to go down that road. This is just as well as they would have gone the same way
as the sects, which would have served to discredit the union. It shows the
danger of sectarian views if they succeed in getting an echo.
squeeze hit the Left List. It polled just 0.92 percent (22,583 votes) in the
London-wide assembly list and 0.68 percent (16,796 votes) in the mayoral
election.” According to the Respect/SWP, their poor results show a political
turn to the right. They simply blame the working class for this state of
affairs. “The whole political spectrum moved right in the local and London
elections”, explained the SWP/Respect. As always, the sects typically draw all
the wrong conclusions.
The Galloway group also wallowed in their doom
and gloom. “The local and London elections have been bad for the left and for
progressive voters everywhere”, explained Galloway’s Respect Renewal. “For
parties to the left of Labour, results were also generally poor with some
notable exceptions, particularly but not only in Birmingham. In London the best
results were posted by Respect with almost 60,000 list votes, 2.43%, but this
was still below the deposit saving level and less than half what was needed to
get a seat on the Assembly. The combined left vote, excluding the Greens, was
only 3.61% on the list.” Despite all their efforts, Renewal only managed to
pick up a single council seat in Birmingham. It concluded, “There is little for
the left to be celebrating after these results.” So much for their attempt to
Another sect, the so-called Socialist Party,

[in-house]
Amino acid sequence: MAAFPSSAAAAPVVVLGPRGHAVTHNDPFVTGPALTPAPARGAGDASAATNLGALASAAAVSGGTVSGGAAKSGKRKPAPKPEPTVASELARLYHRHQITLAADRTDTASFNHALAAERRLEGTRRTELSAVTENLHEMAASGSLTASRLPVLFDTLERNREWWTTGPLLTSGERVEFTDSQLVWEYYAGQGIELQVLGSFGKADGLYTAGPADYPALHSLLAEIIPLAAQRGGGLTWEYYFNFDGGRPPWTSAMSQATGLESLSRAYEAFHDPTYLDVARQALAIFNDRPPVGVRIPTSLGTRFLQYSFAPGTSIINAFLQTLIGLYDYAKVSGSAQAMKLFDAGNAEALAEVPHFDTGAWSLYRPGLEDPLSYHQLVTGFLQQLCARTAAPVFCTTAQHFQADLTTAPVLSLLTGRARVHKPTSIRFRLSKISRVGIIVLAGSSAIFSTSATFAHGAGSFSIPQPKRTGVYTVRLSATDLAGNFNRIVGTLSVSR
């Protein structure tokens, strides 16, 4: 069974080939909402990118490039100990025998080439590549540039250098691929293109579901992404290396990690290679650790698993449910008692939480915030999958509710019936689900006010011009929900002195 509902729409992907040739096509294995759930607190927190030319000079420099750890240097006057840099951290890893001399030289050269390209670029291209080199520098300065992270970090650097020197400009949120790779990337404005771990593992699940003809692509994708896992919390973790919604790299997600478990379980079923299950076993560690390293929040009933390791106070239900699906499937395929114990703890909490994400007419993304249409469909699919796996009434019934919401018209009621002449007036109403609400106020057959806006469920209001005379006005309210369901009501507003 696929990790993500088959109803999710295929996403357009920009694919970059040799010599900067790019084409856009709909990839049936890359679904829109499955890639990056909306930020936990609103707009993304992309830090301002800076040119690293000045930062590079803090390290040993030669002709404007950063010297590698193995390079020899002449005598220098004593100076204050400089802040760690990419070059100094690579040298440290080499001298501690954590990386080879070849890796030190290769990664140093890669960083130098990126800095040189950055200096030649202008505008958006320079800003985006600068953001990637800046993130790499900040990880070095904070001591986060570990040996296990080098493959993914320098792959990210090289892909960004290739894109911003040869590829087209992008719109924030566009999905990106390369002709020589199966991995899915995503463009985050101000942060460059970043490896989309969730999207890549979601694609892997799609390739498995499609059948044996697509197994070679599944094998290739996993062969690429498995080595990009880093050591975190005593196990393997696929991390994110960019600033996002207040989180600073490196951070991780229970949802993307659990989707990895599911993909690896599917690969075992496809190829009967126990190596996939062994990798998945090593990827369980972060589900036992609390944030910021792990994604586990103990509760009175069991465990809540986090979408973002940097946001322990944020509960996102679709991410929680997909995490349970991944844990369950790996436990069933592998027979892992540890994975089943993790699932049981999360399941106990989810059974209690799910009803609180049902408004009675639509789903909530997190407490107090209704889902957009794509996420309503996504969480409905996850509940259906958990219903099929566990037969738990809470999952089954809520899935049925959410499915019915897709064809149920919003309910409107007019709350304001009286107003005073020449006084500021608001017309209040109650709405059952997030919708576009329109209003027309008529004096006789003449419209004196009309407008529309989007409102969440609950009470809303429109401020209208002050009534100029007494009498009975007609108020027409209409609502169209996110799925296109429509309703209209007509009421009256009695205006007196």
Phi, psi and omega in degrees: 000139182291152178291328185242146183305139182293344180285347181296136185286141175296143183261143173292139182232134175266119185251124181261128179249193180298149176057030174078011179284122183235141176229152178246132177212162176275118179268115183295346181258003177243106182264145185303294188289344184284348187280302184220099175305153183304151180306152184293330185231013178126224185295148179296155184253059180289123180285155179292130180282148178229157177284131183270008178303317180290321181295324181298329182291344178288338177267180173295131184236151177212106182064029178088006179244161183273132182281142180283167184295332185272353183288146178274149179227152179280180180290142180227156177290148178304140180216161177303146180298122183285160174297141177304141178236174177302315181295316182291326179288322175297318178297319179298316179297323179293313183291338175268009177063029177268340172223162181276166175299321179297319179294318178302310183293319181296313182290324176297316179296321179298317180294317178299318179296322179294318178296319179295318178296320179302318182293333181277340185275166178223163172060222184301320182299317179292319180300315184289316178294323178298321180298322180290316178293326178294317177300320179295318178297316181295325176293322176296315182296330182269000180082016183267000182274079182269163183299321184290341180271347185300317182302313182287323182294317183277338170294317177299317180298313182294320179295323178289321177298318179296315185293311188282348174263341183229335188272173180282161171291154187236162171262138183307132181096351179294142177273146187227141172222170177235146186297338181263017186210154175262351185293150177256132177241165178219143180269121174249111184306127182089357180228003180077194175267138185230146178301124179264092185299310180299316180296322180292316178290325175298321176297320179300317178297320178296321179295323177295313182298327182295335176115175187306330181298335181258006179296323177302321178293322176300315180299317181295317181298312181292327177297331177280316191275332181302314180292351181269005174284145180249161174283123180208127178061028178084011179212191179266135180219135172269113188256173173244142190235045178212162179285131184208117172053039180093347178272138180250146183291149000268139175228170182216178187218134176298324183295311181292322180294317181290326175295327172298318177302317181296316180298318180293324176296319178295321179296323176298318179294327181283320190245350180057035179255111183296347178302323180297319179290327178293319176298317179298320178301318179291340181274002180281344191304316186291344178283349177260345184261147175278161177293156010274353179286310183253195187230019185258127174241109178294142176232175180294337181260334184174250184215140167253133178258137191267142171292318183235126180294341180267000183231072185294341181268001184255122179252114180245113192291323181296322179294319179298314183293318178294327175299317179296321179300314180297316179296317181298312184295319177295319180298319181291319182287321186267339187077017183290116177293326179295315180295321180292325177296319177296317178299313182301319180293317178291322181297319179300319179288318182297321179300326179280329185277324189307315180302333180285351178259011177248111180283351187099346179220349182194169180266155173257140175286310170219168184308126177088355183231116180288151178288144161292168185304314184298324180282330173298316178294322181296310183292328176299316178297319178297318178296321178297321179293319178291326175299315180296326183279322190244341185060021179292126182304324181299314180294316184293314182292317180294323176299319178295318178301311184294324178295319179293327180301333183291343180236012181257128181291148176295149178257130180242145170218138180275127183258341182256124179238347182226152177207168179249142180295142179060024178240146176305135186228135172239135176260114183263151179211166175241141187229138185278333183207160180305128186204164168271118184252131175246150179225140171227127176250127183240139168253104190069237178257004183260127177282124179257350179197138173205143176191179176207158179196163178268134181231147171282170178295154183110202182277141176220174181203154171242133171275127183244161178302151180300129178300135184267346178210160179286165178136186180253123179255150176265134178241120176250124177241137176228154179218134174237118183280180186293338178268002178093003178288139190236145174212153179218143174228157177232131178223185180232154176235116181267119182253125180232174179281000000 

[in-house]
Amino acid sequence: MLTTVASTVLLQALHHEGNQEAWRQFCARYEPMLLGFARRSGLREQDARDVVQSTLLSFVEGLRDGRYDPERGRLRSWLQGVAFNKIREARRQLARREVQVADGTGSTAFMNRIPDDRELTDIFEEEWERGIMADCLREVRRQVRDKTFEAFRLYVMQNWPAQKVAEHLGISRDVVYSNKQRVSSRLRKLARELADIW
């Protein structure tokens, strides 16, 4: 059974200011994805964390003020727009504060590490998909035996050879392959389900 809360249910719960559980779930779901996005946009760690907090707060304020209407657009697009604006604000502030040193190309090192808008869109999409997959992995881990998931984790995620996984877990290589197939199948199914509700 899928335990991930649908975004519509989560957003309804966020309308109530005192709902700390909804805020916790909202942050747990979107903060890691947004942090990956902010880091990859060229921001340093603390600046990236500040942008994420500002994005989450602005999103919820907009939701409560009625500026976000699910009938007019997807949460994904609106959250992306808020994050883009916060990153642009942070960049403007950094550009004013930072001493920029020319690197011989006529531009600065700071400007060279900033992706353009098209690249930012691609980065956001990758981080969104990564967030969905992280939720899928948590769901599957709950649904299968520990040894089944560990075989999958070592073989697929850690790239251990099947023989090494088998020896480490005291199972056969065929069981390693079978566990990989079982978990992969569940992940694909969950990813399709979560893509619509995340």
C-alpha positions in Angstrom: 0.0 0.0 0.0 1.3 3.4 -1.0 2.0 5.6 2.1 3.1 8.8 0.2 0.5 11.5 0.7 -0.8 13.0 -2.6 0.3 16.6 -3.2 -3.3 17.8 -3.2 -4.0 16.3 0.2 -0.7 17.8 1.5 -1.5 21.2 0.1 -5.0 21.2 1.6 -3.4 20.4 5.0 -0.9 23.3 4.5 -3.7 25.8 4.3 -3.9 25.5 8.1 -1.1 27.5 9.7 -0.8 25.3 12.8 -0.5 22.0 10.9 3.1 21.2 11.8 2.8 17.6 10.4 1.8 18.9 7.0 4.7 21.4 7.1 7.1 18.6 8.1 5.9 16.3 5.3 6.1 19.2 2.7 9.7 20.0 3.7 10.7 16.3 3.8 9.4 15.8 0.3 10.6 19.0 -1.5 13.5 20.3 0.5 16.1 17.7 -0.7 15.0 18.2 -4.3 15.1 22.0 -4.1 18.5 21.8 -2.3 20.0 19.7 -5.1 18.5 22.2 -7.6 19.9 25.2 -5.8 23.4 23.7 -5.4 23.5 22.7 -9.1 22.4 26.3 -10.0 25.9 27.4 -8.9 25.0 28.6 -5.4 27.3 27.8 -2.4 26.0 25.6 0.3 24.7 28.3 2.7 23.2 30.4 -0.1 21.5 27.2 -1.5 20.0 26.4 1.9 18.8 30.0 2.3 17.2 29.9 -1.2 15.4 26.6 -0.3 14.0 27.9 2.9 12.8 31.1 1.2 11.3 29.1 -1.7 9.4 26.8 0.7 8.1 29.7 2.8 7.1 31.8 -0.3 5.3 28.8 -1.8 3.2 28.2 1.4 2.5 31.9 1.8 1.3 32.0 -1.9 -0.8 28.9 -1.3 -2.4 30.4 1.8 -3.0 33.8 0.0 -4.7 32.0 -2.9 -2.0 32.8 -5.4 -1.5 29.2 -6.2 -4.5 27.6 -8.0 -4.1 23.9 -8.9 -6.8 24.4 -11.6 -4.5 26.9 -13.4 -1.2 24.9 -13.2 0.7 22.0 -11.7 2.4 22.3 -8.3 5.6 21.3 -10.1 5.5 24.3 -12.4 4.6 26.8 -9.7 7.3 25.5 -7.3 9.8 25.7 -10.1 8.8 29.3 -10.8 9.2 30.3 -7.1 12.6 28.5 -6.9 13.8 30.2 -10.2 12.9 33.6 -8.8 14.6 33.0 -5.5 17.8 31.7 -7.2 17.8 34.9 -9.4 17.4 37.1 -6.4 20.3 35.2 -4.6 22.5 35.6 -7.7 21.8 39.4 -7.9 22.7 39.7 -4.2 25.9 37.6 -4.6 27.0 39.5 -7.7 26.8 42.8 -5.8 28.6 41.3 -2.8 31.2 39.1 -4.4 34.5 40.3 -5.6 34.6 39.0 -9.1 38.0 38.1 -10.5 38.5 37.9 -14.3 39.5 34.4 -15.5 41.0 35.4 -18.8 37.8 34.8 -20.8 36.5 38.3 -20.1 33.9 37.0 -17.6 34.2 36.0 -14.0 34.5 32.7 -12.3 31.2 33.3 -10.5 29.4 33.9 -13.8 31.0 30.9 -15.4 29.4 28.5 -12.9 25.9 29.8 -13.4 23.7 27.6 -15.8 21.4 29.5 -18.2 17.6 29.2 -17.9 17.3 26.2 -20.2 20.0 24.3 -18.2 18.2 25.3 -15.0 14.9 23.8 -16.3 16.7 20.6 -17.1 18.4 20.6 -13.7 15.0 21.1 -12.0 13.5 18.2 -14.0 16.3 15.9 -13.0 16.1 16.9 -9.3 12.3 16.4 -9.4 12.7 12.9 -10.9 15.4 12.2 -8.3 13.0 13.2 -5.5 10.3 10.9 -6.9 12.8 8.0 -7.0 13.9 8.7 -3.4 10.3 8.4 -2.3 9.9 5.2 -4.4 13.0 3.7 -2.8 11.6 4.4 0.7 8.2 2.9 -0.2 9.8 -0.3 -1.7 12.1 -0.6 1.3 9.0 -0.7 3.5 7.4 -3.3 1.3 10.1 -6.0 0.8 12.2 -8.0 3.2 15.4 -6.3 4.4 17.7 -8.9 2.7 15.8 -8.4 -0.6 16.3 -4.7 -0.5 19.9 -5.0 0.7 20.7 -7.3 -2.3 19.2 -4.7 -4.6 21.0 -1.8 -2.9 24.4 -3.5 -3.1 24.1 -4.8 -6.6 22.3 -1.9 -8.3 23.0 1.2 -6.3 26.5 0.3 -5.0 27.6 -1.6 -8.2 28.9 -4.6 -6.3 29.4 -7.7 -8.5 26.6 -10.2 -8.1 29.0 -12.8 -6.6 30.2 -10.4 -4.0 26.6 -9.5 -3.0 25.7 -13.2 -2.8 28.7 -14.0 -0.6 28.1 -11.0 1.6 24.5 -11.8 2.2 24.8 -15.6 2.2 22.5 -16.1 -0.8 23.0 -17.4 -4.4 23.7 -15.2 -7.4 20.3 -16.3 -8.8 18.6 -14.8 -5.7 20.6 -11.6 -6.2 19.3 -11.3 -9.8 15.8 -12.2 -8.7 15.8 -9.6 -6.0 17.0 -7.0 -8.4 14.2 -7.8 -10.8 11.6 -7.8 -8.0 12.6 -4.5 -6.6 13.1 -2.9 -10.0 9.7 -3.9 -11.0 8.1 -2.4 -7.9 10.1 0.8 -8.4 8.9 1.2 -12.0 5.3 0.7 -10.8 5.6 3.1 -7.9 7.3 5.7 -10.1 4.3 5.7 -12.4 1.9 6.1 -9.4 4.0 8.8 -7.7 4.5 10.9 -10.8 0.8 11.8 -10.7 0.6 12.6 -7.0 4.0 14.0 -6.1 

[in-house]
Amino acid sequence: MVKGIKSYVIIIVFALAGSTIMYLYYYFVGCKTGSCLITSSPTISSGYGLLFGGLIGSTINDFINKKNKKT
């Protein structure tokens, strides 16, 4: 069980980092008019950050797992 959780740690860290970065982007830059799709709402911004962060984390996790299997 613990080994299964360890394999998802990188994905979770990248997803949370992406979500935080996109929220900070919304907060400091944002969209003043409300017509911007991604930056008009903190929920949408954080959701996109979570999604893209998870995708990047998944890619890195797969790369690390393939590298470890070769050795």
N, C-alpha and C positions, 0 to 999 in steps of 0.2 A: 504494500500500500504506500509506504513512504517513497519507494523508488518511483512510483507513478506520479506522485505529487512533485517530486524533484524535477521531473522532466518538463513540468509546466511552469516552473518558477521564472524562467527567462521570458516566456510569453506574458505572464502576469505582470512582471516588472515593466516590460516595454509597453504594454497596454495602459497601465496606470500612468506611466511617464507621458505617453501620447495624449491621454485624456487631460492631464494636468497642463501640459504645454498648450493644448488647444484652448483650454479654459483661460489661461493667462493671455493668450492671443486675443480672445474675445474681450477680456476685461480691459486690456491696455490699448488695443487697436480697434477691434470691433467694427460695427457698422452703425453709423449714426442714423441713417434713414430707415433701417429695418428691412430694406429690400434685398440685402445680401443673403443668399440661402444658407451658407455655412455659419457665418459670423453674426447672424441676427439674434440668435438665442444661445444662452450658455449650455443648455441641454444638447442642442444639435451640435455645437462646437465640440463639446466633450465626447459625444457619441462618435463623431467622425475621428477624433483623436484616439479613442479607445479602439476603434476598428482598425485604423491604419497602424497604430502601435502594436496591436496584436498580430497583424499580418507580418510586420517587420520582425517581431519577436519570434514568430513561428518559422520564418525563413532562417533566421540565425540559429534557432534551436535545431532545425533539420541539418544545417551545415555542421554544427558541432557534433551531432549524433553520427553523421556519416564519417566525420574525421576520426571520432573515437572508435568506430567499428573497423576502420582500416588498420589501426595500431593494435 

fielded about 15 candidates nationally in the local elections. They all sank
without trace – except one. And this was the exception to the rule. This was
Dave Nellist, the ex-Labour MP of Coventry SE, who retained his seat in St
Michael’s ward with 1,643 votes. This was clearly a personal vote as the other
two SP candidates managed to scrape a measly 142 votes (to come bottom of the
poll of seven candidates) and 135 votes (to come bottom of the poll out of six).
Other results included Alec Thraves in Castle ward, Swansea, who scored 172
votes, Pete Bradley in Nuneaton who polled 88, while in Stoke on Trent the SP
candidate got 130 votes. In London,
they fared no better, where they stood Chris Flood for the London Authority. He
managed to come bottom of the poll (10th out of 10 candidates), with
1,587 votes (out of 146,841 votes caste) in Greenwich and
Lewisham. This was even less than the votes cast for the fossilised sect of the Socialist Party of Great Britain, which polled 1,588 votes in Lambeth and Southwark!
Totally ashamed, the SP website never
mentioned any of these results, except the Nellist victory. The article
entitled “Melt down for Brown” failed to mention the SP meltdown. While the
Nellist victory was described as a “shaft of light”, they failed to mention
they were shafted. But the SP has always been incapable of admitting their failings.
They were too ashamed to broadcast the truth. Their whole perspective of making
gains at the expense of Labour has ended in tears.
The working class has passed them by. But
this is not the end of the story. These election results indicate not a shift
to the right, but a mark of the profound disillusionment in the working class
with the Brown government. Unless the government changes course, they will face
defeat at the next election. They are sleep-walking to electoral disaster.
Under these circumstances, the working class
will turn to the industrial front to defend itself. However, a defeat for Brown
will also produce a groundswell of anger inside the Labour movement including
within the ranks of the Labour Party. Such a development will produce a shift
to the left as took place in 1970 and 1979 and will reopen the struggle for
socialist policies. The Marxist tendency around Socialist Appeal will
participate in these developments to defeat the right-wing and work to rearm
the Labour movement on socialist lines. As for the sects, let the dead bury the